This majority’s inability to shape the definition of Guatemala adds to the tragedy. Yet with seemingly every imaginable factor stacked against it, Guatemala is full of these gracious and sympathetic people who are its greatest hope.

It is easy to get distracted by the extremes of Guatemala, either by external sensory factors or by some sort of dialogue in your head trying to rationalize Guatemala’s dichotomy as if it is some evil experiment in equilibrium in which one balances out the other. But if you really experience Guatemala, you are likely to realize that neither looking up nor looking down is the true Guatemala and that these extremes, while certainly much more visceral, only make up part of the whole of Guatemala and that if you allow yourself to truly experience Guatemala you will be able to look straight ahead at the nuanced beauty of millions of human faces of the silent majority.

Tuesday, September 13, 2011

Link 2

Since I'm not really writing anything to put up here I figured I might as well link another article for those that do want to read something. For the last article I linked I said it was nothing like the Guatemala I lived in. Well, this one is a little closer to home. Also, for anyone interested, Guatemala just had its first round of presidential elections and there are a number of interesting articles about what is going on down here for anyone with Google and a little time on their hands.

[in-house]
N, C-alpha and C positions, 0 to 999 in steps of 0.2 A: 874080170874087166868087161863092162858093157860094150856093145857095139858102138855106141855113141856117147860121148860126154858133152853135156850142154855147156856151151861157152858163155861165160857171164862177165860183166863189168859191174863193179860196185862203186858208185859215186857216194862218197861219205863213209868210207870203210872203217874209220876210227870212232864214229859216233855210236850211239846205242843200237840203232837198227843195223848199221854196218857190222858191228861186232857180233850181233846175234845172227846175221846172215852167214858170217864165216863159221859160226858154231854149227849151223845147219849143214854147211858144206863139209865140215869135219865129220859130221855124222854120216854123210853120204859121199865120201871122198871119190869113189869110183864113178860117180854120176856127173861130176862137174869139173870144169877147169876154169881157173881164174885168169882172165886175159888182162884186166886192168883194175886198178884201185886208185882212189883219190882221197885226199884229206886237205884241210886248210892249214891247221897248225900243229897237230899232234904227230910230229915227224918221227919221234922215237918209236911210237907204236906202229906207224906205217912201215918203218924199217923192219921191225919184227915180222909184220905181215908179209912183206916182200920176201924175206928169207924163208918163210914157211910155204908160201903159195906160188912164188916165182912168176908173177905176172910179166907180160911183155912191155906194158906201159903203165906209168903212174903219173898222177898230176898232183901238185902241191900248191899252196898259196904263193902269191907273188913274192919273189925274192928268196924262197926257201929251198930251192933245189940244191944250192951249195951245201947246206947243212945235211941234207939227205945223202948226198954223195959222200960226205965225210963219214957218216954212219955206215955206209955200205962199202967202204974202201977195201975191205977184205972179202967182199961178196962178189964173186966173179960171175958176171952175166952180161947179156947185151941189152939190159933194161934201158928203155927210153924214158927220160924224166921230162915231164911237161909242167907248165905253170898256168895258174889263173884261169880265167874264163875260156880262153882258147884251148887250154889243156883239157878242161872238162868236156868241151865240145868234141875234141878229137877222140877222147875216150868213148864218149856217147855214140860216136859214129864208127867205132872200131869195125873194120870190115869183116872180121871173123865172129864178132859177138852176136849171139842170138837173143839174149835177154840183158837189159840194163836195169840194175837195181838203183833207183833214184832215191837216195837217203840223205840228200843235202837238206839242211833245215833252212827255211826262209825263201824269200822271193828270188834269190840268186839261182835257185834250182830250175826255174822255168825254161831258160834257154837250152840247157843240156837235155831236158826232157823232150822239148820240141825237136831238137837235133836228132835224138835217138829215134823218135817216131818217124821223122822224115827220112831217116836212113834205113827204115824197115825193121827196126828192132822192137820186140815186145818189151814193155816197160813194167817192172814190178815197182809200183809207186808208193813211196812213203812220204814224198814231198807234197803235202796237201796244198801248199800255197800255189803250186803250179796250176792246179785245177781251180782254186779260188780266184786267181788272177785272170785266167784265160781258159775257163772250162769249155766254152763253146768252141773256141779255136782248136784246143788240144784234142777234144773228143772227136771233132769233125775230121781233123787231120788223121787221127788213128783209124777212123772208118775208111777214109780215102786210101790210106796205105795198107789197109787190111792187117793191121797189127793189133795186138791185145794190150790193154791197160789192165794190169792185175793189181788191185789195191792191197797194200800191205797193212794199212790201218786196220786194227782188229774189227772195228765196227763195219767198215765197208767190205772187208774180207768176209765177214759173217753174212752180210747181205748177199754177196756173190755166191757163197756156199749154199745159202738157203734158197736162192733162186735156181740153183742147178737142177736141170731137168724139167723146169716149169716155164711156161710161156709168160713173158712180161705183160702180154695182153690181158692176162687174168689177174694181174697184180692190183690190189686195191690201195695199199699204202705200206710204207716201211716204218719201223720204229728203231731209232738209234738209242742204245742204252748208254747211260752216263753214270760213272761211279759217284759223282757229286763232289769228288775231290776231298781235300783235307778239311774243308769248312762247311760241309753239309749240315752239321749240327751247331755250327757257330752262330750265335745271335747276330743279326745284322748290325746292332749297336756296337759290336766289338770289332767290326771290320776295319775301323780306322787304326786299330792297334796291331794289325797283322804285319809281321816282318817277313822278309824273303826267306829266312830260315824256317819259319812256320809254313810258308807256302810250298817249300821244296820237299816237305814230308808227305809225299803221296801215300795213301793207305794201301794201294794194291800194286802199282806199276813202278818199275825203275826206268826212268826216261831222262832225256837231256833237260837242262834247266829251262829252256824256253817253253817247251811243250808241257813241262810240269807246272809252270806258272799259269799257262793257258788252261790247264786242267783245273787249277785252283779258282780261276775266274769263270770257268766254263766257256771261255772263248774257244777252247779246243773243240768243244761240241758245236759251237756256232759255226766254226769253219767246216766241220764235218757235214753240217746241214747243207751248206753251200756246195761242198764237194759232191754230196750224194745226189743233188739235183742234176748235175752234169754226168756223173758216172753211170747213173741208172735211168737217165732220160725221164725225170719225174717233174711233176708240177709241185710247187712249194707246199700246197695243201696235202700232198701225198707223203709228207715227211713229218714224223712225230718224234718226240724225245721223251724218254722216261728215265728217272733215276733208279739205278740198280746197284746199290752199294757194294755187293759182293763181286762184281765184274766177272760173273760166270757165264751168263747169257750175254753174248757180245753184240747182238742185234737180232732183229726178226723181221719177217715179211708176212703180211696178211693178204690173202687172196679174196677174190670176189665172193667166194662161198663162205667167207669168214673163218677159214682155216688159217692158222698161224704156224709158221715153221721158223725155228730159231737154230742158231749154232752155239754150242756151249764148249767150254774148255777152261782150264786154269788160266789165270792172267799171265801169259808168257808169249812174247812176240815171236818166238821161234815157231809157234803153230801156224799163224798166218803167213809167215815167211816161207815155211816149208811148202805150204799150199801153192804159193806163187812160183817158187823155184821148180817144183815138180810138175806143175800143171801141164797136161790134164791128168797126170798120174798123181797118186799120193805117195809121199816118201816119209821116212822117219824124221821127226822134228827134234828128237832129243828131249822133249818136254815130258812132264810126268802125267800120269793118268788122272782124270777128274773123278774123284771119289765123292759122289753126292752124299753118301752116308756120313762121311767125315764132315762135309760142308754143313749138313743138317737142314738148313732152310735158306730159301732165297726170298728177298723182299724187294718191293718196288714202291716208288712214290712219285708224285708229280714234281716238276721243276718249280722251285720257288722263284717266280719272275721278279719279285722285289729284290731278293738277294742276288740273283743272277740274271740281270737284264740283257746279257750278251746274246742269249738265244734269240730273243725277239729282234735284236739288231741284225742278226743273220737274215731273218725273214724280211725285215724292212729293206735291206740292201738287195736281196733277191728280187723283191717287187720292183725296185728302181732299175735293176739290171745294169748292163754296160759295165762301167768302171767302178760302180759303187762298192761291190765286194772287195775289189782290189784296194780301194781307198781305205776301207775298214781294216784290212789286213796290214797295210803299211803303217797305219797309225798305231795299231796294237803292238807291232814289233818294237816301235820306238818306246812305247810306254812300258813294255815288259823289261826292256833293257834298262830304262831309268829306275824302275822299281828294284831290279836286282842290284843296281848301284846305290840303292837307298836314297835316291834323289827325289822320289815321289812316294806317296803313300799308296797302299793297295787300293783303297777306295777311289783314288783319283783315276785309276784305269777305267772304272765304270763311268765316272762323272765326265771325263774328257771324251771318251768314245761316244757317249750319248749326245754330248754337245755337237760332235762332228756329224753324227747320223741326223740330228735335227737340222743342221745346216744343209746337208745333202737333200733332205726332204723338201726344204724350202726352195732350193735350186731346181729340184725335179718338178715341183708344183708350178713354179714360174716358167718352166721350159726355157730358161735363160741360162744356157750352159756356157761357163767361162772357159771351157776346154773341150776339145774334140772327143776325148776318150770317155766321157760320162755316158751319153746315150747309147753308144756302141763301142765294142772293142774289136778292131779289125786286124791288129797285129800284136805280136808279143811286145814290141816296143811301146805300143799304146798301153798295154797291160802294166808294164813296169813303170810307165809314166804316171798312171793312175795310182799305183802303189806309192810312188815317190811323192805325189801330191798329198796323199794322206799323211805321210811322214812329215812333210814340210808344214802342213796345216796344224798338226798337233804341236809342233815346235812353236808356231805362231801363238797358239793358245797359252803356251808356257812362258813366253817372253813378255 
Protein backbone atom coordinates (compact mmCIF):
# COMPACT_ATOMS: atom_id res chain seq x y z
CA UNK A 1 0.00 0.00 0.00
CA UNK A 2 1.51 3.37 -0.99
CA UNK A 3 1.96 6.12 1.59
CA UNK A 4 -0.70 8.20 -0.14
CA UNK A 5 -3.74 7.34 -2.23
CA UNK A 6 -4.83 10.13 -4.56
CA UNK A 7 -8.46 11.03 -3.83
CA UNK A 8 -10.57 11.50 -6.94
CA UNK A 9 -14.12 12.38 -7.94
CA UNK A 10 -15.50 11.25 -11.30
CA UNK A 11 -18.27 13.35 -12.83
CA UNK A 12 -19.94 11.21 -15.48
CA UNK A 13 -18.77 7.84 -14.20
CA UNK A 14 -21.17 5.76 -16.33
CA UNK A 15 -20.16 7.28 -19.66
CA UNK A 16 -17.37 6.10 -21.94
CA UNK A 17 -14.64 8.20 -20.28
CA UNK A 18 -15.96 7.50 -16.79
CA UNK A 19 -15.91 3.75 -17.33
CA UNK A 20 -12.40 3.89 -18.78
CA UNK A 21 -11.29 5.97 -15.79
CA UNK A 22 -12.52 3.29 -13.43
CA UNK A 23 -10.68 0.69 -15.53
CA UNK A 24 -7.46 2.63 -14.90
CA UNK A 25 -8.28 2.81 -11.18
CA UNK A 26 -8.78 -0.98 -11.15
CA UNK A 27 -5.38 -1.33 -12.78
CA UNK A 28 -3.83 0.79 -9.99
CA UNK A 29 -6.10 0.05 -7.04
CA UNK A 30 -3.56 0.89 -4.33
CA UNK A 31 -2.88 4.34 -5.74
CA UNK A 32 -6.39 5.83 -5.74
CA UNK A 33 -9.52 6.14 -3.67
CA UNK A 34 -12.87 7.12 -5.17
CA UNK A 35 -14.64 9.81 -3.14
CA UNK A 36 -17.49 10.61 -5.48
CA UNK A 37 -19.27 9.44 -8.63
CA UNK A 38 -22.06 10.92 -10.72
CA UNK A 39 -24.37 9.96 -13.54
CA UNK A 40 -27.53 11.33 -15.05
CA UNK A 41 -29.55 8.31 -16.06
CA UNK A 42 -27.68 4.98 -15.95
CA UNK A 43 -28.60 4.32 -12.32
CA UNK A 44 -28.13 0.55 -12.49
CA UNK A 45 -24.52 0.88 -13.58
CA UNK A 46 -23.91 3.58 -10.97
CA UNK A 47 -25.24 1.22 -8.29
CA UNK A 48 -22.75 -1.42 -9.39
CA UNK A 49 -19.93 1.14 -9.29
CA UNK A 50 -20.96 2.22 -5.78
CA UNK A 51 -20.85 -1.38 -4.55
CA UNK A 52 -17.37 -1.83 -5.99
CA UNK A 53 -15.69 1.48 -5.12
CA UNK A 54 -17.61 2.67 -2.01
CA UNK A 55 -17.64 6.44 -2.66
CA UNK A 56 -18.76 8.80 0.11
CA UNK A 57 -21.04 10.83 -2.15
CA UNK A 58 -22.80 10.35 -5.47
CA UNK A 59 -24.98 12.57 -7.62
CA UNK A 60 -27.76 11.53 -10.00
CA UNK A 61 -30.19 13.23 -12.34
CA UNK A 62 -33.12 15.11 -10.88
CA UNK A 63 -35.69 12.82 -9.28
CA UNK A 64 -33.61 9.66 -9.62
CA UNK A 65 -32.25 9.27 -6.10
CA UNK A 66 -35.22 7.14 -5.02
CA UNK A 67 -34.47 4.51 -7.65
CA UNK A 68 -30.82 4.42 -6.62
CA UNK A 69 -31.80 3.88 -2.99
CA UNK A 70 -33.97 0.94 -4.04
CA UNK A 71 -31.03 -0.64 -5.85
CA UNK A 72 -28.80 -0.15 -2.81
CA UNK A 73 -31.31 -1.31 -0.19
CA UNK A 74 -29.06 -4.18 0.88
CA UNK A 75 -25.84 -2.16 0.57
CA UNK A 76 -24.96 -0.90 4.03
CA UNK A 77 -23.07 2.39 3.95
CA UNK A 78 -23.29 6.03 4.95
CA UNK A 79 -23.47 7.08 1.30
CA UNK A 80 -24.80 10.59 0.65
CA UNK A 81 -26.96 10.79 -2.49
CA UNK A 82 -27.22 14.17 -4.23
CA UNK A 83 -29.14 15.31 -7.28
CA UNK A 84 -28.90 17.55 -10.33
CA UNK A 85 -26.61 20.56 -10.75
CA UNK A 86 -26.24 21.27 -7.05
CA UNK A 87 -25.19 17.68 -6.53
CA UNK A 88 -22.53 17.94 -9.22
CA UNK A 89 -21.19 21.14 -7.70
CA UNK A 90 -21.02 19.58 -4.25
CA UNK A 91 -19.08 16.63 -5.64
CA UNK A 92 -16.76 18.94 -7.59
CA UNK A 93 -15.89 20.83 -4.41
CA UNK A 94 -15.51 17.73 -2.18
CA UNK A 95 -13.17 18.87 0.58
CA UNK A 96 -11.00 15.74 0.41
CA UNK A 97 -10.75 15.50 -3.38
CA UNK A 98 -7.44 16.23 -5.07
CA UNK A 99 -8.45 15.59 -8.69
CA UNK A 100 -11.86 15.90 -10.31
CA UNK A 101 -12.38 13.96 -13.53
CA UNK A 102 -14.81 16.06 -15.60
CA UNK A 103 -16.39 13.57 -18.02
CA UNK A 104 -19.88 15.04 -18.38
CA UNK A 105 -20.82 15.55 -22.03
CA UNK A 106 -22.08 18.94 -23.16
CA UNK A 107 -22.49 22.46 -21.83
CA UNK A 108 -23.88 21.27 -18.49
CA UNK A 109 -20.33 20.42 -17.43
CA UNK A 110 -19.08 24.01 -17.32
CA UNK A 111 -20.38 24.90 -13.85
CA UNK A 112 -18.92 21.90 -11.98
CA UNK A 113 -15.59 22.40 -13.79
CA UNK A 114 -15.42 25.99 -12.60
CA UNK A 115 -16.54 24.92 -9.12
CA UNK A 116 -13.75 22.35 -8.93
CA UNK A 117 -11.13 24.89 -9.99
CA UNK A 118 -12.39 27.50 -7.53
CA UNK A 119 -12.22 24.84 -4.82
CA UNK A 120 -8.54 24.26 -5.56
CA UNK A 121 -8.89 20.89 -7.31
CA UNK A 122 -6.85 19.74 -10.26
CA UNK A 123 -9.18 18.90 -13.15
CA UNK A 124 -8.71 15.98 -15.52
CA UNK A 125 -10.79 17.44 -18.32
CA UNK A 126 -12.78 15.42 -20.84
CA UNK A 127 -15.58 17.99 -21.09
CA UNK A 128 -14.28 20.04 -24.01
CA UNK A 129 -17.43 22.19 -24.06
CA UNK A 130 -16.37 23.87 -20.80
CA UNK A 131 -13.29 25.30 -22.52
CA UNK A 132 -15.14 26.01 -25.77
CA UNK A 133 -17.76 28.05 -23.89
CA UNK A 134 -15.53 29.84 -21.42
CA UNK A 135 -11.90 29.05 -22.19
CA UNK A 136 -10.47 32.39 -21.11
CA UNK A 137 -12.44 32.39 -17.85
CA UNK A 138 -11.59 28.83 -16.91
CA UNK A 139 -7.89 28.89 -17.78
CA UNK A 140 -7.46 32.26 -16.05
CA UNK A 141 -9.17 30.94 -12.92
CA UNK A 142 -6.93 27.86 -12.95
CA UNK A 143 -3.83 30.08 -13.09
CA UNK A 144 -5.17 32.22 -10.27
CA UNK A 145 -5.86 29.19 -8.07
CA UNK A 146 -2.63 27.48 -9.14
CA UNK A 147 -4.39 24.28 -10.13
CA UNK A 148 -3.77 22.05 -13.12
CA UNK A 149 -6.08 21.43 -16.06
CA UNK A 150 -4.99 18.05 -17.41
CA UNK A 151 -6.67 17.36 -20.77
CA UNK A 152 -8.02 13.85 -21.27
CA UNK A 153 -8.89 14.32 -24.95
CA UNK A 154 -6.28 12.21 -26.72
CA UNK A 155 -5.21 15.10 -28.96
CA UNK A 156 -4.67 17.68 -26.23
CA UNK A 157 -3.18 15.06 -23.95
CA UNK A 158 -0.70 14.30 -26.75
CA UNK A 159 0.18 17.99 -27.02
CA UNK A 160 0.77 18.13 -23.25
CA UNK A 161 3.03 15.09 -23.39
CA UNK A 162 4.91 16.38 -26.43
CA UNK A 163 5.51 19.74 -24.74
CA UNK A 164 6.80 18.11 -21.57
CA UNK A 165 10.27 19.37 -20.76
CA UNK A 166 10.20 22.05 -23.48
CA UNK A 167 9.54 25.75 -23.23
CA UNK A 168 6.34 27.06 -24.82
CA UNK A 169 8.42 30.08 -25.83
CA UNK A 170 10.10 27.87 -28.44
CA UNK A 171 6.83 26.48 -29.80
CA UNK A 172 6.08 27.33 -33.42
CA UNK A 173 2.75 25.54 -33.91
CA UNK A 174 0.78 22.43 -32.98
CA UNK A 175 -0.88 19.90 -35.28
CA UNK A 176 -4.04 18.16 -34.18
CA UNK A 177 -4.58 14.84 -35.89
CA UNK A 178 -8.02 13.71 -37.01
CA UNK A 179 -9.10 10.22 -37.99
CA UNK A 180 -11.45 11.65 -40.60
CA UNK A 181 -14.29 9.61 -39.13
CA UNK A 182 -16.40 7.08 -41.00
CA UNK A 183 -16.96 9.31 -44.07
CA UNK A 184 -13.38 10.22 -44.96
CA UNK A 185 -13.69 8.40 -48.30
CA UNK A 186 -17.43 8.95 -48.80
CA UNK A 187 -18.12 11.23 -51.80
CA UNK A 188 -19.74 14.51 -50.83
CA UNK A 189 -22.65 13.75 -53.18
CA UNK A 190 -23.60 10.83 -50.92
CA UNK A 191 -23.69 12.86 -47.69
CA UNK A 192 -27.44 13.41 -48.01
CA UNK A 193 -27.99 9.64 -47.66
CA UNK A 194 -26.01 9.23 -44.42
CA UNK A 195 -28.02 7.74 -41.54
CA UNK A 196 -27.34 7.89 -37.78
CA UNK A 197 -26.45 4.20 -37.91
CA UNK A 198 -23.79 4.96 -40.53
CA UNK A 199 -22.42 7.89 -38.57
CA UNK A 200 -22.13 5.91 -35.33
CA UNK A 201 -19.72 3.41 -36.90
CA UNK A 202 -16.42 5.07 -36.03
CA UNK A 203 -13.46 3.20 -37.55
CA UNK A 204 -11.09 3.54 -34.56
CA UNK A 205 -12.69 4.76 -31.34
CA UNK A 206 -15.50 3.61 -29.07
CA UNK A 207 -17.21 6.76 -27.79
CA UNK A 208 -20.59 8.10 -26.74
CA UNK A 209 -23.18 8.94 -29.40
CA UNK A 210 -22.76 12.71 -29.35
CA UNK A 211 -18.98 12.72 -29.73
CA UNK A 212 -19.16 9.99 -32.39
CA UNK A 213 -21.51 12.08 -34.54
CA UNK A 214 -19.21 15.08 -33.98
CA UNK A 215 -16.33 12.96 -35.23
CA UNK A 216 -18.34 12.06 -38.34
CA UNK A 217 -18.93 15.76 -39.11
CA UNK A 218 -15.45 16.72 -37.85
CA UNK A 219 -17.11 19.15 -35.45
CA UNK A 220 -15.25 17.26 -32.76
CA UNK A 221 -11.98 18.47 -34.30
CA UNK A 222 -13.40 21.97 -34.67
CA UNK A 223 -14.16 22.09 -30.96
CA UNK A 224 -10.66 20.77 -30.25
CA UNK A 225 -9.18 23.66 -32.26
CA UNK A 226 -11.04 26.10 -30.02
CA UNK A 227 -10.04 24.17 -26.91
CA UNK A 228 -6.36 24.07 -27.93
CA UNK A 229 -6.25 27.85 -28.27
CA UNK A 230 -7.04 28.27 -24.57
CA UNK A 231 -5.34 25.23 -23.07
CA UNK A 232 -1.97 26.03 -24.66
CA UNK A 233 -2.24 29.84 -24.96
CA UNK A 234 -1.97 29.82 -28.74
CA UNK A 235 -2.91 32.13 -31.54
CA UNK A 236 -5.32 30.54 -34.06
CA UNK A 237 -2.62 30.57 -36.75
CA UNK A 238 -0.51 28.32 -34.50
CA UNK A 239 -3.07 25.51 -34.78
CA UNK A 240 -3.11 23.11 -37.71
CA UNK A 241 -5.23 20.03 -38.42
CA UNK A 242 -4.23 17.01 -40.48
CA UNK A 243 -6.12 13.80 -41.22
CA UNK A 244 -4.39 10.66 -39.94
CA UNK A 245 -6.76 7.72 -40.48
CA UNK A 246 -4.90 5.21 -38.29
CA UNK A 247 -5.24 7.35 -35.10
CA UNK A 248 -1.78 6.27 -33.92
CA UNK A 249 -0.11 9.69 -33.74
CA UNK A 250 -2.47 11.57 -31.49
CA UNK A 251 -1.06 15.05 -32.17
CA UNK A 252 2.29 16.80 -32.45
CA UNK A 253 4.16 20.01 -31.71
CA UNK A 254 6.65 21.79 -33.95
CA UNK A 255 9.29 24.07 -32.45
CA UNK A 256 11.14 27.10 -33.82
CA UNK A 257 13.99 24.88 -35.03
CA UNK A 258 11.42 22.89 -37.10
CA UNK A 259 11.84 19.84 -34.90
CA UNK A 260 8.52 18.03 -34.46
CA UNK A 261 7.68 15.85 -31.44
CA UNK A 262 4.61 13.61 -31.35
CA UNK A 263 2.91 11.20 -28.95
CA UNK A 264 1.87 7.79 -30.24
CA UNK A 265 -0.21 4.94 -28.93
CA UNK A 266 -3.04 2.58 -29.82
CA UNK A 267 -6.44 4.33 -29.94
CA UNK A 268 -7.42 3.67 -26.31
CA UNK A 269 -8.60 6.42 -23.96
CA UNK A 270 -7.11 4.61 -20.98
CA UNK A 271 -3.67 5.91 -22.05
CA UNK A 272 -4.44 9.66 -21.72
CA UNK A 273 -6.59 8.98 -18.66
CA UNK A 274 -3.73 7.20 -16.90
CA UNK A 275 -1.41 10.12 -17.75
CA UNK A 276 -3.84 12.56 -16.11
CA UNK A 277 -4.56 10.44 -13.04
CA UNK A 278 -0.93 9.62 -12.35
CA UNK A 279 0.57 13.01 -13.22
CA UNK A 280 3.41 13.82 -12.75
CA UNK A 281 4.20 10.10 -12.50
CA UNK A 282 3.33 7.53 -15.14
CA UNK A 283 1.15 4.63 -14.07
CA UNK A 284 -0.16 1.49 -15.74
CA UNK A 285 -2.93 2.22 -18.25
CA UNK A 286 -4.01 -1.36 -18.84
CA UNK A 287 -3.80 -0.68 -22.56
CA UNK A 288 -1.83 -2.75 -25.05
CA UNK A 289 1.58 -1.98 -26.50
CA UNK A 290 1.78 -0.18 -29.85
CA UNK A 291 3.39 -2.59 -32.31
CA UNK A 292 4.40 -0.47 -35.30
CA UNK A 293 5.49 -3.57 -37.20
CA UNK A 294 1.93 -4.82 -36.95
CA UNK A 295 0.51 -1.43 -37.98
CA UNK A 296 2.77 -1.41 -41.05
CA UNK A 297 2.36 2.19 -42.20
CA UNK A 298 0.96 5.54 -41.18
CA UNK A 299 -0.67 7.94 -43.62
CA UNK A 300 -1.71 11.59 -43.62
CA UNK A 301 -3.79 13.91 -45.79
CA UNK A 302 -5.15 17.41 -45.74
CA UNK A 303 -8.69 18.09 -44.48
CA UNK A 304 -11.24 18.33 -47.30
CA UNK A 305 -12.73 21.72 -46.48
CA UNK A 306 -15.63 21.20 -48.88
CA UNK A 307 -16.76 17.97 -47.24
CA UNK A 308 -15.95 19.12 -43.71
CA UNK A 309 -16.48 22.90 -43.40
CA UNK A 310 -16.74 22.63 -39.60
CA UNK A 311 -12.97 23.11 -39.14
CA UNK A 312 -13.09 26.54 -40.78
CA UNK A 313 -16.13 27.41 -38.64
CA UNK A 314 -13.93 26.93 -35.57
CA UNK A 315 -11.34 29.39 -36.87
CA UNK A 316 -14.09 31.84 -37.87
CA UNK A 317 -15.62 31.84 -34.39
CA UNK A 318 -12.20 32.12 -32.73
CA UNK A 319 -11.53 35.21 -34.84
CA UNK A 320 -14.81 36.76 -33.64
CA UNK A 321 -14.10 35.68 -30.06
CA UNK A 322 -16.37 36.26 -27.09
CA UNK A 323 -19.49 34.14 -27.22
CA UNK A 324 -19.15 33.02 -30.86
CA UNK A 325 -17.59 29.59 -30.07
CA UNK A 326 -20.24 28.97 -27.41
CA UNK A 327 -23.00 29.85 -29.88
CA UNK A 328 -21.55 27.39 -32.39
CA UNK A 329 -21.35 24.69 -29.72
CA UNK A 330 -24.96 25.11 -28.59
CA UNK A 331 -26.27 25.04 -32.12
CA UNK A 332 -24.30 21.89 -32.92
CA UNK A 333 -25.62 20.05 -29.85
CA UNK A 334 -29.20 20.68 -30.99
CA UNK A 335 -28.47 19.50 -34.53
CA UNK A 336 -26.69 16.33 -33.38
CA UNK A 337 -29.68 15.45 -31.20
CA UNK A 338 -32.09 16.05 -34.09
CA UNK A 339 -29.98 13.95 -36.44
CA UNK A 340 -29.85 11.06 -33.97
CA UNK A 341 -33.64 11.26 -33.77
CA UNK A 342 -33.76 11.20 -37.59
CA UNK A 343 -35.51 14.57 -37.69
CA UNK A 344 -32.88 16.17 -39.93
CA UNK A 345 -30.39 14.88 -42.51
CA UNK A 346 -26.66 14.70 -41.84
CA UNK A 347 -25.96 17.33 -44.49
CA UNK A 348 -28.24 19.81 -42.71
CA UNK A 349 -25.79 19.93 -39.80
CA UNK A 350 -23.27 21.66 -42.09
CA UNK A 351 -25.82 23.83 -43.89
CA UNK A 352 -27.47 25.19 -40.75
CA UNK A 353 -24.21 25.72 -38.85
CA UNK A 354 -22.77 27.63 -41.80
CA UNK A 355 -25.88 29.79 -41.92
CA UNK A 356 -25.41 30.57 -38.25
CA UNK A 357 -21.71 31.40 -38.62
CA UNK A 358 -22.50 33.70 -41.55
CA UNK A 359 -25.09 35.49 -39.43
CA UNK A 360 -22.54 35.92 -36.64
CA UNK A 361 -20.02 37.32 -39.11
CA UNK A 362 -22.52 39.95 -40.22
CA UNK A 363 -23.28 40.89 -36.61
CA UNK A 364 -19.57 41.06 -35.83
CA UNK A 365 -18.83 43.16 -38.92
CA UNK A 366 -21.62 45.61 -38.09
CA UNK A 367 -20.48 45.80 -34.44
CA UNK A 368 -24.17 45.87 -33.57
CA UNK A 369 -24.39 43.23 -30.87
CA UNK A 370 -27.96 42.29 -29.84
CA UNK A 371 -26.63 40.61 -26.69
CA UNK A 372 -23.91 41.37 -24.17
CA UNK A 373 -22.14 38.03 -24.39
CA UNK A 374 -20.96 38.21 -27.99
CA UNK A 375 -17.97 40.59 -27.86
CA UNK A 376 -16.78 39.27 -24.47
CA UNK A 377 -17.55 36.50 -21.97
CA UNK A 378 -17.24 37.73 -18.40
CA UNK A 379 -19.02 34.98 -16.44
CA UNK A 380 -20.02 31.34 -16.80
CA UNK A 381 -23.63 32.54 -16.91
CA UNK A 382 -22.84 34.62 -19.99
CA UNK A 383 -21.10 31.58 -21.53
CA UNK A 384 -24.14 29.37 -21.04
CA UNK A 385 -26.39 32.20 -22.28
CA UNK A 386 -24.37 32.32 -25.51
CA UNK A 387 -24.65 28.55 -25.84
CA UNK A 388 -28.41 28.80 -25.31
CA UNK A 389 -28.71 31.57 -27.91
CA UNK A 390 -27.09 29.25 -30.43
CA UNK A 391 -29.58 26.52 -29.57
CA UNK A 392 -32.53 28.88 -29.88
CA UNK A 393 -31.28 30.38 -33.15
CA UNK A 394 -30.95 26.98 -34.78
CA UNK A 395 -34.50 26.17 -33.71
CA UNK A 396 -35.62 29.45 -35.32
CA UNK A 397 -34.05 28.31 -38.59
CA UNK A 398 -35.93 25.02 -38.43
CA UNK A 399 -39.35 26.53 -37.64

Wednesday, August 3, 2011

Checking In

Hey everyone, been a while since I’ve written here. Sorry about that, I guess I just haven’t had too much to say that I thought would be interesting. The other day, however, I started writing a sort of reflection on my service that is currently about six single-spaced pages of rigmarole with little evidence of a connecting theme, random tangents, no end in sight and is about as confusing as the dream I had when I fell asleep after taking my malaria pills and watching “Lost Highway.” If there is a coherent way to express the last two years of my life, I haven’t yet found it but I’ll keep trying my best to spare you from another list.

In the meantime, all is going well down here in Guatemala and it’s hard to believe that my time here is coming to an end. I remember writing here a while back when we had our Mid-Service Conference that it was just a fancy term for the Half Way Done! Conference. Now, in two weeks I’ll have what is called the COS Conference which is just a fancy term for the We Made It! Conference. Of course I’ll still have about another two and a half months left after the We Made It! Conference but I’m really looking forward to the last stretch of my service and finishing up everything I’ve started down here.

Well I just wanted to check in and ease all of your worries that I had gone insane down here and thus not posting anything on this blog; thankfully, that is not the case. (Although I did catch a gecko or lizard or something this weekend and after trying to feed it bugs for about an hour I realized how that would look to someone who lived in the “real world” and thus decided to let it go. Afterwards I realized that I passed the insane test because I never gave it a name or spoke to it, so yeah, I’m doing alright.) I hope all is well with my five readers and that everyone in Oregon right now is enjoying to the fullest the spoils of summer in the Northwest. (Someone freeze some berries for me, please!)

Sunday, April 3, 2011


Here is an excellent and fascinating article from the New Yorker about a Guatemala that is nothing like the one in which I live but I thought people would really enjoy. Check it out if you have time whether you know the first thing about Guatemala or not.

Wednesday, March 30, 2011

Alphabet Soup